At a media briefing here yesterday, Bombardier Learjet vice president and general manager David Coleal strongly hinted that very little of the structural design work done by Grob on the midsize Learjet 85 was salvageable and that Bombardier’s facility in Queretaro, Mexico, would play a critical role in providing most of the aircraft’s structural components.
Coleal also announced that Learjet is tapping the expertise of an internal Bombardier composites advisory board to navigate the way forward on the aircraft and that the company remained committed to delivering the first certified Learjet 85 by 2012.
Bombardier terminated its contract with Grob on September 17 after the German company filed for insolvency. “We learned a lot [from Grob] but a lot was still left to do, so we are going to reevaluate everything,”Coleal said, adding that Grob had not developed any tooling or parts for the Learjet 85 and that most of the engineering work done by Grob probably would not be used in the project going forward. Coleal said Bombardier had no plans to hire any of the Grob engineers involved on the Learjet 85 and that the composites technology on the aircraft could change substantially.
“We are going to use the right technology for the right application on the product, whether that be resin transfer molding on the control surfaces or pre-preg [composite pre-impregnated with resin] materials for primary structure,” he said.
Bombardier had hired Grob to develop the all-composite structure of the Learjet 85. Grob manufactured the fuselage for the Learjet 85 mockup shortly before the contract was terminated. That mockup is on display at Orlando Executive Airport.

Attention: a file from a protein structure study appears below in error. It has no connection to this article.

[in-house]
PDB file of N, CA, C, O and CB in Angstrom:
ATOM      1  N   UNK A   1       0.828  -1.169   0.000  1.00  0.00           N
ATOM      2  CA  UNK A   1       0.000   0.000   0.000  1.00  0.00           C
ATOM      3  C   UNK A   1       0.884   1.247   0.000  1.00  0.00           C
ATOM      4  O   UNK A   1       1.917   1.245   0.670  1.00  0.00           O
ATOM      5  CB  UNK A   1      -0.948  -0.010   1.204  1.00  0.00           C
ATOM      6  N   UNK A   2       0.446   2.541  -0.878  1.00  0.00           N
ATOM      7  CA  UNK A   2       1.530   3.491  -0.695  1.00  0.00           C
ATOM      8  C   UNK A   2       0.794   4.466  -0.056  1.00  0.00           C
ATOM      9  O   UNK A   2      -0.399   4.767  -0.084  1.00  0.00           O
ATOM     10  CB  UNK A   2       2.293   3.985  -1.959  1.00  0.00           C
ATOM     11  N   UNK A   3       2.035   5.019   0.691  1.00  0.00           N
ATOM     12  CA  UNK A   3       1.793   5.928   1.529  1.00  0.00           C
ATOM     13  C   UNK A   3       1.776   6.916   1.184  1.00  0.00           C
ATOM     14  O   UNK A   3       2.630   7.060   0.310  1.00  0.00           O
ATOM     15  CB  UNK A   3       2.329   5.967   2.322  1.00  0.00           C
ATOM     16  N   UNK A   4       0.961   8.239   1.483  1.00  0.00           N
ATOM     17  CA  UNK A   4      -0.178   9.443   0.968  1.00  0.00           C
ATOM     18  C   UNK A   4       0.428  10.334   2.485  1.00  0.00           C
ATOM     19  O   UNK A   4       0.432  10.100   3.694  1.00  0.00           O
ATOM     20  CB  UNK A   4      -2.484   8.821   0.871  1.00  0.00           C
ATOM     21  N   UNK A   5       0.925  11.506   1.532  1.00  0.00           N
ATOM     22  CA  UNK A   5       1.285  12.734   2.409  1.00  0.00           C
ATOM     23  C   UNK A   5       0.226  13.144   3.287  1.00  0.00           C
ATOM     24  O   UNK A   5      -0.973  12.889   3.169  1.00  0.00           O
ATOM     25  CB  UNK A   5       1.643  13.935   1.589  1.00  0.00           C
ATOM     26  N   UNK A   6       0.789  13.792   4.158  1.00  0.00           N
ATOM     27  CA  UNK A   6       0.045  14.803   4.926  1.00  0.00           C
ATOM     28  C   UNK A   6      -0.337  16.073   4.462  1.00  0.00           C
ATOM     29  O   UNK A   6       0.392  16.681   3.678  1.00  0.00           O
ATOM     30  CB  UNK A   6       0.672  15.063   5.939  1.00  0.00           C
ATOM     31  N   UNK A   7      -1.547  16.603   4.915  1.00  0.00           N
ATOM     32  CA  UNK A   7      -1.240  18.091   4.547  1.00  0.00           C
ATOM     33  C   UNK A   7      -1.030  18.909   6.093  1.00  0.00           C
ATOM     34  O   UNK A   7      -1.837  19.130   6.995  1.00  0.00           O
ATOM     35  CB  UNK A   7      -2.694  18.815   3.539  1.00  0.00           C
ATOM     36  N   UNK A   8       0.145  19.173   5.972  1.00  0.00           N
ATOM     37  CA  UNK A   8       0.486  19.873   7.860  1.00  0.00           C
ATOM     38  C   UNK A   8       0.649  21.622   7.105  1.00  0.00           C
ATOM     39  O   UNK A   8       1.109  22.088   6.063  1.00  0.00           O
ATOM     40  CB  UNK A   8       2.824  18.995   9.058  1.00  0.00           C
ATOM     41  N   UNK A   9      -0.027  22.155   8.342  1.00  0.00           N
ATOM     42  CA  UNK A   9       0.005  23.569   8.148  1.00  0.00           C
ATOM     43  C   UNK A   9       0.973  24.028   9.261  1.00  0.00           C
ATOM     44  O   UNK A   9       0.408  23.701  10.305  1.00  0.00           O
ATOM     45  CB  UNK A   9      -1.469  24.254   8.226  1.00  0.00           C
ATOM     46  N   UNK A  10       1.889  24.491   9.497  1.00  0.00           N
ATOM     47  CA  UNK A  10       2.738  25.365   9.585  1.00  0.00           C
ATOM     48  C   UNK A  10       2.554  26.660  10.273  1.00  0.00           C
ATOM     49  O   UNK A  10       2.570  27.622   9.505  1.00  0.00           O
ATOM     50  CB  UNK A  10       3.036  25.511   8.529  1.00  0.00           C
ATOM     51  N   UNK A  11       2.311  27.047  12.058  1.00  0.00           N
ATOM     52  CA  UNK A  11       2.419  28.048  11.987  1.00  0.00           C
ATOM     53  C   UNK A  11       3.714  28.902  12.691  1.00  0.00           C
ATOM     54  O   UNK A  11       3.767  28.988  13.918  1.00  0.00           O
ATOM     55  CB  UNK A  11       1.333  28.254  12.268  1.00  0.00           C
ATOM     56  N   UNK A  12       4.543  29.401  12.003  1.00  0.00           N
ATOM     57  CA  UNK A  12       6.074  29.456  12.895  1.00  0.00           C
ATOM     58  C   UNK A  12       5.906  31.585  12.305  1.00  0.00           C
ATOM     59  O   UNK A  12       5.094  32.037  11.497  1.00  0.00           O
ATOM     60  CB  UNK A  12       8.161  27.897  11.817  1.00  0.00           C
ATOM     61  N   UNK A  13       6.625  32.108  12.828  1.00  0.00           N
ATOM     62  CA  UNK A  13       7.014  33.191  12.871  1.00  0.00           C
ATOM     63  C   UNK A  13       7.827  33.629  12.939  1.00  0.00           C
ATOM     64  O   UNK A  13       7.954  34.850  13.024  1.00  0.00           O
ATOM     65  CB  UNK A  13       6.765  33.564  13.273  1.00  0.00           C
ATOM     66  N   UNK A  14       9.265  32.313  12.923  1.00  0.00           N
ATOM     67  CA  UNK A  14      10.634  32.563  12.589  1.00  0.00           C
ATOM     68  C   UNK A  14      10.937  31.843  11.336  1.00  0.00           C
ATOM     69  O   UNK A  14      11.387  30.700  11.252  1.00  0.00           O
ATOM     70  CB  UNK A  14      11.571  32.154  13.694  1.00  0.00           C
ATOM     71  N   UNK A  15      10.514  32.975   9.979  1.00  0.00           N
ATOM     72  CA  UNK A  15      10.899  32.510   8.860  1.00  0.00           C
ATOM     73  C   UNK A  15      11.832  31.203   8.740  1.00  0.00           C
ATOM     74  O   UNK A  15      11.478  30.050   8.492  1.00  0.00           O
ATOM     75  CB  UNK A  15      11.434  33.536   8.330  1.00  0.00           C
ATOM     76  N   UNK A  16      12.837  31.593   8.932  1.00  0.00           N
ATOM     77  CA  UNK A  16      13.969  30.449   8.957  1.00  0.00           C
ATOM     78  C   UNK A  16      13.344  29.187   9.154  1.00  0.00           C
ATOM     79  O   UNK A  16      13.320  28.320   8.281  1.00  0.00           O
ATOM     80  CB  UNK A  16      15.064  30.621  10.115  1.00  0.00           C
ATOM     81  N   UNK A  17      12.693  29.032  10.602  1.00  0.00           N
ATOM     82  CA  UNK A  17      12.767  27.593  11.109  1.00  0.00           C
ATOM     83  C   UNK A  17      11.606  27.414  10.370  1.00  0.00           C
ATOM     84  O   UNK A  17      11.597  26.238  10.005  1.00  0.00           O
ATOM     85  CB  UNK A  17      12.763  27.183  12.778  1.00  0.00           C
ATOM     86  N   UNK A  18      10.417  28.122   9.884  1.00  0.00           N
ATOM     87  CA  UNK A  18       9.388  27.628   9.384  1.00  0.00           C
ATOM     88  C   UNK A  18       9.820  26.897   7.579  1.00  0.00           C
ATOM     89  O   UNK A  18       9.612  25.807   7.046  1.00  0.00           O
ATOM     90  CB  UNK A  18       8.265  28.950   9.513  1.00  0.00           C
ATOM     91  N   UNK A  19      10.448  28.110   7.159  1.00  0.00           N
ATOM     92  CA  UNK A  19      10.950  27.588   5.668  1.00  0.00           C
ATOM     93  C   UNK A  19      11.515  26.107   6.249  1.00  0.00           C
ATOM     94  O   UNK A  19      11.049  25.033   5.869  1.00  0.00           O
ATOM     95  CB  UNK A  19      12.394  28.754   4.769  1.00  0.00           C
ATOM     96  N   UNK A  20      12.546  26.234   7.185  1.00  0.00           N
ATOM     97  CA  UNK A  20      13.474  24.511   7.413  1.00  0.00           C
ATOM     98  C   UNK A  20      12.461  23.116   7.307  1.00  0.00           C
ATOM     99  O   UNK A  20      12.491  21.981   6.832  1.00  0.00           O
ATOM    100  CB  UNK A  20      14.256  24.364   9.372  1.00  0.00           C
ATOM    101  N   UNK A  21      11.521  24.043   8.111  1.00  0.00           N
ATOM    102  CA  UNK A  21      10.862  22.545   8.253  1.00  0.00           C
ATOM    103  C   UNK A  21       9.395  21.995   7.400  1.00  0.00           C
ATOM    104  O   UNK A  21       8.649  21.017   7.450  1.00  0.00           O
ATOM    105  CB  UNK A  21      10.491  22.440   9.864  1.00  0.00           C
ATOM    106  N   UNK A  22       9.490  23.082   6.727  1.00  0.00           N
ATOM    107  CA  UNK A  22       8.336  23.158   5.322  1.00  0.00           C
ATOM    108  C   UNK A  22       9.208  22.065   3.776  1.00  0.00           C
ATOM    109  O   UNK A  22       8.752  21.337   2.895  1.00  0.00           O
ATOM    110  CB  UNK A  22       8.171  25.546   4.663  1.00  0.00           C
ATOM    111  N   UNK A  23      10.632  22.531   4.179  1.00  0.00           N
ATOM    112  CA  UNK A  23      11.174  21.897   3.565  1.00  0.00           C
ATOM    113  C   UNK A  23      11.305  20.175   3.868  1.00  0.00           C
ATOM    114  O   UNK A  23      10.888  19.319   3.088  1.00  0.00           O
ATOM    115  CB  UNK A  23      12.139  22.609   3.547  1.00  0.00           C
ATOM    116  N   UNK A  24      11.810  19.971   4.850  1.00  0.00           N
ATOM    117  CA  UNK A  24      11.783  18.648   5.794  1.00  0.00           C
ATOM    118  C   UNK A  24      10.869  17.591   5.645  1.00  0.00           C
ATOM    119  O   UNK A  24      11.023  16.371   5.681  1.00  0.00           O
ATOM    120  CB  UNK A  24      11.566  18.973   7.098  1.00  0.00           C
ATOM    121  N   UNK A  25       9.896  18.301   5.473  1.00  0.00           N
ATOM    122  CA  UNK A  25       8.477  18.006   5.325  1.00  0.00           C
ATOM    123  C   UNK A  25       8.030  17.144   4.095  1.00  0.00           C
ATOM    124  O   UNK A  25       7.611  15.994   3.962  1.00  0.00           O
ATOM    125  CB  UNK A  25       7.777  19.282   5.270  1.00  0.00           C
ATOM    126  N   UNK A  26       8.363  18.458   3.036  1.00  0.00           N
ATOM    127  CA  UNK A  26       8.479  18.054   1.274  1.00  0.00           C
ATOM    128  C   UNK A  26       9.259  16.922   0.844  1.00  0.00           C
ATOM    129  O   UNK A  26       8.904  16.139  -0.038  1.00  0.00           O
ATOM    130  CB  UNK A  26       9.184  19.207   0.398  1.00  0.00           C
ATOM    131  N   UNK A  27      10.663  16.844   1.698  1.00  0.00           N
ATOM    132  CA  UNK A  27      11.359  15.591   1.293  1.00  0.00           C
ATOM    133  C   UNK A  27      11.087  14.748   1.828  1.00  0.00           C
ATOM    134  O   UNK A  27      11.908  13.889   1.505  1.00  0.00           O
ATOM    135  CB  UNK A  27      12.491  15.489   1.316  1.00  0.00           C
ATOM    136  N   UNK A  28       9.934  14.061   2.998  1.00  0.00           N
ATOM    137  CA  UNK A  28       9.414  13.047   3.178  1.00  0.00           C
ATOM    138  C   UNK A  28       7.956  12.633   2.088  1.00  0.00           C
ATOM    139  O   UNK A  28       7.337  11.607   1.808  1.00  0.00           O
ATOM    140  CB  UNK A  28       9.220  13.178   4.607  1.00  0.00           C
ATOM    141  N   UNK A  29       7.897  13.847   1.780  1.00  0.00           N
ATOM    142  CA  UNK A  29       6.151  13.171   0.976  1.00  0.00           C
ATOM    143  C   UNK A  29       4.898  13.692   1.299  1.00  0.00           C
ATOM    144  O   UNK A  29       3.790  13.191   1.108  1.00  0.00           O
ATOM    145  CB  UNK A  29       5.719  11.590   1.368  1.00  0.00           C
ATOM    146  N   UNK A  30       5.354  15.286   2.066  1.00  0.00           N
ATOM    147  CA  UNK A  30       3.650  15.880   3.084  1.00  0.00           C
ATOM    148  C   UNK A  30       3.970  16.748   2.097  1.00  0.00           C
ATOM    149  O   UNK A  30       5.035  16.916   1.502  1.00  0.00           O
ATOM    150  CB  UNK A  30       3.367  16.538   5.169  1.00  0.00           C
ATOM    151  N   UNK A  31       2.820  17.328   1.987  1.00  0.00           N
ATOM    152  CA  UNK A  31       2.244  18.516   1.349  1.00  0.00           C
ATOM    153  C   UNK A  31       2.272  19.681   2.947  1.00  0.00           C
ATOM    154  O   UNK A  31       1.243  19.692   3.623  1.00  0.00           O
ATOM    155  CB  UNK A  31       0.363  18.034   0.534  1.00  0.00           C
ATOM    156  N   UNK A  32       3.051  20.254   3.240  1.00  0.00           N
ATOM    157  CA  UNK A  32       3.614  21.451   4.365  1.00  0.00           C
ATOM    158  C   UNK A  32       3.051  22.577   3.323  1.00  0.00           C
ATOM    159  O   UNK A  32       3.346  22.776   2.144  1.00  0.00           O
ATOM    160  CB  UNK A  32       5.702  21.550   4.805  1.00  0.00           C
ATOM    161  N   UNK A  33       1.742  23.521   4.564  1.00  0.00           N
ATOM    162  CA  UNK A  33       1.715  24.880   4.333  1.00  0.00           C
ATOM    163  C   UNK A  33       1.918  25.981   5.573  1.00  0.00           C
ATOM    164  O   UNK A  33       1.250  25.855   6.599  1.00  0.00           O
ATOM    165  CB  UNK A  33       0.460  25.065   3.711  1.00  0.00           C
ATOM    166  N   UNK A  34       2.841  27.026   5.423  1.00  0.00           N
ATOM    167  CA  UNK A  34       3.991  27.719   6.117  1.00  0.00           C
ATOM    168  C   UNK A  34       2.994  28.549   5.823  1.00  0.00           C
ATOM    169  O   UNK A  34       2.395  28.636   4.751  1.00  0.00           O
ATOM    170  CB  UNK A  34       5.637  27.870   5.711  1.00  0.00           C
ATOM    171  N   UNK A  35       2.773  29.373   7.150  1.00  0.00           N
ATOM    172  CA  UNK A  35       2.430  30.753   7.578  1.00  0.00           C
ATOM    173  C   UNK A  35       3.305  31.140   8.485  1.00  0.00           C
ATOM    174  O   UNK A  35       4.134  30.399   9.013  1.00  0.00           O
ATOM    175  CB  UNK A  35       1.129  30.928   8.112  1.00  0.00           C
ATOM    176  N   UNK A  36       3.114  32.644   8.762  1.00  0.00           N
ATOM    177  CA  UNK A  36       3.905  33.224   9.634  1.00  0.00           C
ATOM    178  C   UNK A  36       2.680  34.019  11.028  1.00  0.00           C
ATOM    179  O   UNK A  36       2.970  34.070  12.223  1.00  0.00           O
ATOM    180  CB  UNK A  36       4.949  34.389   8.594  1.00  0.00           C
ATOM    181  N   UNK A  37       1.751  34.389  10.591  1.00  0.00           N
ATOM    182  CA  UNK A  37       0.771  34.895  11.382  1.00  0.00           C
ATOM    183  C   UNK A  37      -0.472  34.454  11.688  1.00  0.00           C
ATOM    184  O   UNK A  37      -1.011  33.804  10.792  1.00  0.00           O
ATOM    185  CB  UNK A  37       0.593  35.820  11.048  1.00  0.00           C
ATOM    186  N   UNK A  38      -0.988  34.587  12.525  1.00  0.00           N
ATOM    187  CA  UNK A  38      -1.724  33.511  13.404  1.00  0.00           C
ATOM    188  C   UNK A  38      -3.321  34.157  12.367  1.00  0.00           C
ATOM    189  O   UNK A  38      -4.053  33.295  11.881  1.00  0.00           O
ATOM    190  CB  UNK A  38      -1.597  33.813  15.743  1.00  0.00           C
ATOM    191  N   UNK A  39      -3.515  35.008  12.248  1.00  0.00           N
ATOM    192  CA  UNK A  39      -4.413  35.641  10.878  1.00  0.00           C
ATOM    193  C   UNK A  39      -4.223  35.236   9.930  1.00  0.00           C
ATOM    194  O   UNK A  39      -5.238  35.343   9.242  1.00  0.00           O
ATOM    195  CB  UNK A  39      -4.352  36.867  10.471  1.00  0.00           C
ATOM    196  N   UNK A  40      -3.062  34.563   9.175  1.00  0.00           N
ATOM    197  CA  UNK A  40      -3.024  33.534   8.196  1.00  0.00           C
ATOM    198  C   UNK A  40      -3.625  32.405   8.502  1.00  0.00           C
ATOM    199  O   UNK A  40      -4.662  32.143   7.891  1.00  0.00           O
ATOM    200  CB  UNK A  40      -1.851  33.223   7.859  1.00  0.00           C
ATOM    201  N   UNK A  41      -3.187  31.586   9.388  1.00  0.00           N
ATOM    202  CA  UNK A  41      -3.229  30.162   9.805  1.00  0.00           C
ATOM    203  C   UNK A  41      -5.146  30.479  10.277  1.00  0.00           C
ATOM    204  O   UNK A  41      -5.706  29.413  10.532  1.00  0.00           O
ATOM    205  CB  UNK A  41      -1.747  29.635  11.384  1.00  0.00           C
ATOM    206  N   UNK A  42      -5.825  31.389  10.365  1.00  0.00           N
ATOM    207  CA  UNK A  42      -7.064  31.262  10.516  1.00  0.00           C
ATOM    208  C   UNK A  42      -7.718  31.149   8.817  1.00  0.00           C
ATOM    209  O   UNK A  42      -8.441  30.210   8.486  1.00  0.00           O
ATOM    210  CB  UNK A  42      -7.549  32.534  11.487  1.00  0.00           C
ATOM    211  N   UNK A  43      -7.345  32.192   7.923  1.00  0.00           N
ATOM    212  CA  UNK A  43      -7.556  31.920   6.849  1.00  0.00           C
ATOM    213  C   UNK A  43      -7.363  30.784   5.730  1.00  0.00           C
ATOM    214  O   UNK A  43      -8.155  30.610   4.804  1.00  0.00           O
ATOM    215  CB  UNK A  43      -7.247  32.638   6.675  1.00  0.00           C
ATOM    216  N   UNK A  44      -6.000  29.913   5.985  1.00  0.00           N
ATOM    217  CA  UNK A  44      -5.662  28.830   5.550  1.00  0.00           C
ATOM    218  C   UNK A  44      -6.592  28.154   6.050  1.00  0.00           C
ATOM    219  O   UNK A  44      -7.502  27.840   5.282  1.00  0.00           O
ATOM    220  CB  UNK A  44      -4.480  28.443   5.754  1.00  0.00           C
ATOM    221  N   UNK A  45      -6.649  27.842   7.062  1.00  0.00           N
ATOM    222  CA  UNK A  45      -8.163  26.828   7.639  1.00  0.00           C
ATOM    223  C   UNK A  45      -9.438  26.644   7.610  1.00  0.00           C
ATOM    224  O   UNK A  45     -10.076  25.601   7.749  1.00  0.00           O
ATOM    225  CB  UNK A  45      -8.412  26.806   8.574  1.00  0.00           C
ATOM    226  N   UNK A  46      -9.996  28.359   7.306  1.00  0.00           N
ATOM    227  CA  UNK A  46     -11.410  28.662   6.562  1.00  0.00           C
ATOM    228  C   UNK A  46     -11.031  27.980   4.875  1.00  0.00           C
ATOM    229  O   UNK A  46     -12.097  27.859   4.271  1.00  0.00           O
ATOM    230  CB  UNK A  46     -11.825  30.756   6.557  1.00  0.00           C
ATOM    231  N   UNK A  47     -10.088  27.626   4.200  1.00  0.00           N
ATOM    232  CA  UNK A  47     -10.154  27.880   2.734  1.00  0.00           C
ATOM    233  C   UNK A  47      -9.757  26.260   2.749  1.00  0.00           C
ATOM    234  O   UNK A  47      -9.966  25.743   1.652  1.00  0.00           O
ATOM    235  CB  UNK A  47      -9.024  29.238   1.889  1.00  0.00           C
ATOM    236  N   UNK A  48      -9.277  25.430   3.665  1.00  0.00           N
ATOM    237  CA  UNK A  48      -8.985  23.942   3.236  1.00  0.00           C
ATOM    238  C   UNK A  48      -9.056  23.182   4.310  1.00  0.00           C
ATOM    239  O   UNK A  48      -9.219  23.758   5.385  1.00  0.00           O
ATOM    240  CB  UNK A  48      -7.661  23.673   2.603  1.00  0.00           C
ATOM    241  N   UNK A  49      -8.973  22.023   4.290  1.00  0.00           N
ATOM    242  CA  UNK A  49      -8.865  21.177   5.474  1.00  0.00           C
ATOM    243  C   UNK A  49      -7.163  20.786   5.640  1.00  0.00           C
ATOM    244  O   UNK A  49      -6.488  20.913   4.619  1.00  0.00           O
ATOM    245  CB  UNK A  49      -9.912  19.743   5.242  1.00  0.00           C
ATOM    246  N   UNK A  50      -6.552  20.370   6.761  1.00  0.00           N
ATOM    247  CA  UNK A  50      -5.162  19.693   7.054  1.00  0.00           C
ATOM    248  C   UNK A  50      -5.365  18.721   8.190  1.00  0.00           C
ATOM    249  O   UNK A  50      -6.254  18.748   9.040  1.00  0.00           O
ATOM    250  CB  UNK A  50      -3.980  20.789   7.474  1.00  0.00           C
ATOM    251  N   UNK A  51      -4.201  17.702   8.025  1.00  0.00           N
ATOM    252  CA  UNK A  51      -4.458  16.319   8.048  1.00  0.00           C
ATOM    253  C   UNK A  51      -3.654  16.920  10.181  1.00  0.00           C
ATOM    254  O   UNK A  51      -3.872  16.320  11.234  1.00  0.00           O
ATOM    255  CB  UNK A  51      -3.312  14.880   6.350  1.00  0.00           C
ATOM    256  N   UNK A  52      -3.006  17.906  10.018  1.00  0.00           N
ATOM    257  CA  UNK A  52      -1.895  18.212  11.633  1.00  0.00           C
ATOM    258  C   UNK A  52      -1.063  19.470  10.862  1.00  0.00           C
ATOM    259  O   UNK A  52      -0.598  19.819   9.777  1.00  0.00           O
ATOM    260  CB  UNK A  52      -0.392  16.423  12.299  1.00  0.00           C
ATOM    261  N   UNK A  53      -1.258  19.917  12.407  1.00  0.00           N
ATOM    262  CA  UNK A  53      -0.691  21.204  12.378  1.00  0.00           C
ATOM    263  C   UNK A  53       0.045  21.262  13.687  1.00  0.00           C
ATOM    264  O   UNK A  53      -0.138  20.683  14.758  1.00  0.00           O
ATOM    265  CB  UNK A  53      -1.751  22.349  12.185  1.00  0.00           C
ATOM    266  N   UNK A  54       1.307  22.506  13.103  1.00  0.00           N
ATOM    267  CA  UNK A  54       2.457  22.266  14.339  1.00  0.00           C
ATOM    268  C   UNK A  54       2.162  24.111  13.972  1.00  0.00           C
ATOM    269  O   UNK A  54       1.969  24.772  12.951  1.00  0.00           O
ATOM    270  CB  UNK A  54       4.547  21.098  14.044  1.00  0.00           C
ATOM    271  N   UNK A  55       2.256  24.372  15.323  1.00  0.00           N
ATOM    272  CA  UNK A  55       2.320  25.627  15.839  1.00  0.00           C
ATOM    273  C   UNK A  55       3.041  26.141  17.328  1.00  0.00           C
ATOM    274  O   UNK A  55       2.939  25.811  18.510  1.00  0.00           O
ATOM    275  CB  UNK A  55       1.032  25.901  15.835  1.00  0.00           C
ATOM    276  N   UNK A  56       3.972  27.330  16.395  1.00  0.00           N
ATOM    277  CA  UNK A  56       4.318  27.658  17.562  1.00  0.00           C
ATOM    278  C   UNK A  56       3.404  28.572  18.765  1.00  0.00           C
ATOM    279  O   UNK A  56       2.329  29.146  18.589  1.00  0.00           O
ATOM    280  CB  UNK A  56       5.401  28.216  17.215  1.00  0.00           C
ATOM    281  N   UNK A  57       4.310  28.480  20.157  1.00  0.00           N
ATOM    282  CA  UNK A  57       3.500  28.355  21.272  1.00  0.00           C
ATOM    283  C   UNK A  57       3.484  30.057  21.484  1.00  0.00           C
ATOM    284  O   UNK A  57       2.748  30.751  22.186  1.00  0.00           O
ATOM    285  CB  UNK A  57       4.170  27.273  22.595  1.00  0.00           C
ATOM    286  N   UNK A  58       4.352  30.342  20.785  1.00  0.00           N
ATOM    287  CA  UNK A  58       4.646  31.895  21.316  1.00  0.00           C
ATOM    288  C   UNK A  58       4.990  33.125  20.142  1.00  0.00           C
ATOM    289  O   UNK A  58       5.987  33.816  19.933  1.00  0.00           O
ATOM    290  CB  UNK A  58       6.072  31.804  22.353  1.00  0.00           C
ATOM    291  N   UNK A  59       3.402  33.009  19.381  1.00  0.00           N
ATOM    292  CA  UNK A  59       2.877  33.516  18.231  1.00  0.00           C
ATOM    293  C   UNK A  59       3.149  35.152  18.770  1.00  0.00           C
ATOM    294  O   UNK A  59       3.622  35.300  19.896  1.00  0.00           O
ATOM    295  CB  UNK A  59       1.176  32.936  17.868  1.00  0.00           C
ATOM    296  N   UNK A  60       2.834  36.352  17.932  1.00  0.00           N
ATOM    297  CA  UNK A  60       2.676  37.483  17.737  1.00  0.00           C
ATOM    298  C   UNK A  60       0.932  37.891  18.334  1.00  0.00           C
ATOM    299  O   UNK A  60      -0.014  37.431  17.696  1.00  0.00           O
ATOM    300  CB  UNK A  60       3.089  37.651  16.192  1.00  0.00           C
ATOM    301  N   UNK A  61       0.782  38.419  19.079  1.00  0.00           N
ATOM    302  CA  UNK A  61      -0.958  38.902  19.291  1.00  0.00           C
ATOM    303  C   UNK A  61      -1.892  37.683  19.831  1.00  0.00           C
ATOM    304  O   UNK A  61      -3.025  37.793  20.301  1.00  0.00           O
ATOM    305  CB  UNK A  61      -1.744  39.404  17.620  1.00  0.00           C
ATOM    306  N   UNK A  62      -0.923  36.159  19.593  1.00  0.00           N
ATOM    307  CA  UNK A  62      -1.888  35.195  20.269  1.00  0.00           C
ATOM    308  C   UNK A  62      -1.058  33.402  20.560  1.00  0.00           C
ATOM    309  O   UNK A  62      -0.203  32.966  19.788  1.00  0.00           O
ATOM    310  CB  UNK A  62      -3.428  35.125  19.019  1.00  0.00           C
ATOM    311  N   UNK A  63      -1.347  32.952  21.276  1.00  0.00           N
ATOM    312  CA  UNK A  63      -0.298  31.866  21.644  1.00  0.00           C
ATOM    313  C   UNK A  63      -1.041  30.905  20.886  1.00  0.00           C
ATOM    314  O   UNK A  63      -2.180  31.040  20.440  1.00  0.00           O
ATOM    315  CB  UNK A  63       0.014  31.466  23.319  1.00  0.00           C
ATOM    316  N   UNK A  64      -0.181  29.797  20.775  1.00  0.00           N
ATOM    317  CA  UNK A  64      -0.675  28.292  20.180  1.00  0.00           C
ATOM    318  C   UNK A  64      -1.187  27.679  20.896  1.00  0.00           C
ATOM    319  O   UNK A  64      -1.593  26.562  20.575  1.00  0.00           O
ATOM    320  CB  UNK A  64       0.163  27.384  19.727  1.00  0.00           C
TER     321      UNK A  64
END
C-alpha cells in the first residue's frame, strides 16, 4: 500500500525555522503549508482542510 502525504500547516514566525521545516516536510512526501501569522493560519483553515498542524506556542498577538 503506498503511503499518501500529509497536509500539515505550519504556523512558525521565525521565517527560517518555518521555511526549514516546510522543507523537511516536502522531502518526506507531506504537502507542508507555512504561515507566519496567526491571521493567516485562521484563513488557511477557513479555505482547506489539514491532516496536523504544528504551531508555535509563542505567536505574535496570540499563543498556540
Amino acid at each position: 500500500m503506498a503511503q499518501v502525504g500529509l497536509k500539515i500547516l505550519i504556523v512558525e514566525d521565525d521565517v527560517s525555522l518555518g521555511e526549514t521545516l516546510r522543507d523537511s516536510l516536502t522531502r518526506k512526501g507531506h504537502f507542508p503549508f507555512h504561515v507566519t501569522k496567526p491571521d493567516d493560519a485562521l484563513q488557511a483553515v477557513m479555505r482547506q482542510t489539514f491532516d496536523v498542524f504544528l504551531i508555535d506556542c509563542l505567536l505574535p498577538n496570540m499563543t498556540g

Coleal indicated that Learjet would rely heavily on Bombardier’s new production facility in the Queretaro Aerospace Park north of Mexico City to fabricate the composite structure for the Learjet 85 and that employment at the facility would be increased substantially. Grob was originally tapped to manufacture structures for the first 40 aircraft. Queretaro is already manufacturing the Challenger 850 mid-fuselage, the Q400 aircraft flight control work package (rudder, elevator and horizontal stabilizer), and the aft fuselage on Global models.
Final Learjet 85 assembly will take place in Wichita with Bombardier Montreal and Learjet splitting the engineering duties, and Learjet Wichita serving as the primary facility for systems integration, flight test, final assembly, completions and customer delivery, while Montreal would handle the structures work. Coleal said additional engineers would be hired at both locations to support the program.
Coleal also said Bombardier has tapped C&D Zodiac to serve as the Learjet 85’s cabin integrator and to provide key passenger cabin components. The interior of the mockup was completed in just 12 weeks and was a collaborative effort among Learjet, C&D and the Britain-based design firm DesignQ. The Learjet 85 cabin features stand-up headroom and eight fully berthing single executive seats.